At least 60 Coinbase employees are quitting the company and taking severance after the CEO declared a new policy that bans politics and social activism from the office.

In a memo, to employees, Coinbase CEO Brian Armstrong said his week was filled with "many difficult conversations." He thanked those leaving for their contributions and recognized that he "could have done a better job" explaining the policy to employees ahead of posting it to Medium.

"It's been great to see the whole team come together to reach understanding here, and support each other through it. It's not easy to get through, but I think it will result in us having a stronger and more united team," he wrote.

The final count of employees taking severance is expected to be higher, as some employees are still in talks to leave.

Employees had one week to decide if they want to stay at Coinbase and adhere to it's "apolitical culture." If employees decided Coinbase is no longer the place for them, they would receive an exit package that includes 4-6 months' severance pay and health care coverage for up to six months.

The company did not yet have specifics on how many people in each role or department are leaving, although an anonymous source speaking to CoinDesk said that most people taking severance are engineers.

The engineering team led a virtual walkout in June after a companywide meeting during which Armstrong would not say, "Black lives matter." Armstrong later wrote the words in a lengthy tweet thread.

However, Armstrong did say that people in minority groups were not in the majority of people leaving.

"I've heard a concern from some of you that this clarification would disproportionately impact our under-represented minority population at Coinbase," he wrote. "It was reassuring to see that people from under-represented groups at Coinbase have not taken the exit package in numbers disproportionate to the overall population. We'll continue to keep a close eye on this to ensure we are building a diverse, inclusive environment where everyone feels they belong."

Armstrong's policy drew the attention of business owners elsewhere in the U.S.

Chris Schembra, the founder of New York City's 7:47 Club, told International Business Times that activism and empathy are essential when dealing with customers.

“A customer relationship is all about empathy," Schembra said, "and the more you can listen to the feelings and perspectives of the people you serve the better you can serve them. Broadcasting a public message about a stance can be tricky. But custom tailoring communications to different customers is the greatest form of connection you can have.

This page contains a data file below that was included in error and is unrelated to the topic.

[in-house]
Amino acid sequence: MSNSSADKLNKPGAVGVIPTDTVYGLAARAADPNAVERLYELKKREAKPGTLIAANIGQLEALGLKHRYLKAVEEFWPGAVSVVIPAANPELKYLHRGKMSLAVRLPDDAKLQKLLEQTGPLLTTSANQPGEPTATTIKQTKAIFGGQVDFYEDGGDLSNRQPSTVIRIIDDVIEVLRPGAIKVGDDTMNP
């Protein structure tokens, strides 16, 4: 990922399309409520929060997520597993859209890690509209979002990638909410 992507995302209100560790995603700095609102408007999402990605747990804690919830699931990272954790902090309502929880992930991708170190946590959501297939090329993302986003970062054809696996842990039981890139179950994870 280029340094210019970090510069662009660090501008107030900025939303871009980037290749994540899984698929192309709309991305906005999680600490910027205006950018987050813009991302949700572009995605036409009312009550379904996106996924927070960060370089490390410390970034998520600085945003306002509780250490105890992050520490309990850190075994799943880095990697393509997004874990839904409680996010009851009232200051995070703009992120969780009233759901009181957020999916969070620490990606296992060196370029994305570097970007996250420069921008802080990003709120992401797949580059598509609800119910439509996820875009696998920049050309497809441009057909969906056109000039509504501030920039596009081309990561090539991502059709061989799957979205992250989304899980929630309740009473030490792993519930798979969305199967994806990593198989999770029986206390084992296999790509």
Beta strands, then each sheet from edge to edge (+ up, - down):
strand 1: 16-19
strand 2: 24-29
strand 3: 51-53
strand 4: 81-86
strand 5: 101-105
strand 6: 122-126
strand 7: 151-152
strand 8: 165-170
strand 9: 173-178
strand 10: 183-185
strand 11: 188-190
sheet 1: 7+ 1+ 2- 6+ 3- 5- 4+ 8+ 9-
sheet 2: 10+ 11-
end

Schembra added, “If a customer believes in a social cause, your job is to empower and enable them to dive deeper into their activism. A vendor should not just be seen for product or for price, because people buy from people, not from companies.”

Many young, American employees have earned the stereotype of being more politically active in the workplace. However, at 7:47 club while the younger generation isn’t afraid to voice their opinions, it’s the older employees who have taken action in regard to social justice.

“At 7:47 we're privileged to have a diverse, majority female, open team," Schembra said. "The culture is driven by the notion that one generation does not necessarily know more than other generations. On our team, it may be the younger generation who is more vocally outspoken, but the older generation on our team has actually taken the action.”

Schembra also mentioned that, through COVID-19 and the social justice era, the demand for his products have skyrocketed. “With bringing our product virtual we've been able to serve more clients at a larger, more scalable way. It also allowed us to reach underprivileged communities and have more experiences tailored towards activism. A lot of our clients are now using us for their diversity and inclusion employee resource group.”

Schembra and his team conduct gratitude workshops in the hope of making workers more connected and understanding of each other.